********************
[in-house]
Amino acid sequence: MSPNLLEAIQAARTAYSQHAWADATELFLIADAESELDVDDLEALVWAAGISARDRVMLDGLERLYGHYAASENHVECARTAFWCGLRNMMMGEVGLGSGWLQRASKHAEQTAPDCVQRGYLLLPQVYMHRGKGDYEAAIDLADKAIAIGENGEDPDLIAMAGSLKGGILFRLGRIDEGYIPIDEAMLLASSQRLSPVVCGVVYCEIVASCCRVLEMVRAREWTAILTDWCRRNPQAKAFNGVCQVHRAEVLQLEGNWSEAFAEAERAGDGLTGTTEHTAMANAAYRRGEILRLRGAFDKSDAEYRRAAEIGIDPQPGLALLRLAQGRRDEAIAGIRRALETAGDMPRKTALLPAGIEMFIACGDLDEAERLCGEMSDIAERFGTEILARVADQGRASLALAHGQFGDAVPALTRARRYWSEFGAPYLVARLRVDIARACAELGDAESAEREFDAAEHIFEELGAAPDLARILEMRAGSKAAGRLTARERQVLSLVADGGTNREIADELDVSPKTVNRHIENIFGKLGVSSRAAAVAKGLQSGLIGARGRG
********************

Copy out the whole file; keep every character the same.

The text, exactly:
[in-house]
Amino acid sequence: MSPNLLEAIQAARTAYSQHAWADATELFLIADAESELDVDDLEALVWAAGISARDRVMLDGLERLYGHYAASENHVECARTAFWCGLRNMMMGEVGLGSGWLQRASKHAEQTAPDCVQRGYLLLPQVYMHRGKGDYEAAIDLADKAIAIGENGEDPDLIAMAGSLKGGILFRLGRIDEGYIPIDEAMLLASSQRLSPVVCGVVYCEIVASCCRVLEMVRAREWTAILTDWCRRNPQAKAFNGVCQVHRAEVLQLEGNWSEAFAEAERAGDGLTGTTEHTAMANAAYRRGEILRLRGAFDKSDAEYRRAAEIGIDPQPGLALLRLAQGRRDEAIAGIRRALETAGDMPRKTALLPAGIEMFIACGDLDEAERLCGEMSDIAERFGTEILARVADQGRASLALAHGQFGDAVPALTRARRYWSEFGAPYLVARLRVDIARACAELGDAESAEREFDAAEHIFEELGAAPDLARILEMRAGSKAAGRLTARERQVLSLVADGGTNREIADELDVSPKTVNRHIENIFGKLGVSSRAAAVAKGLQSGLIGARGRG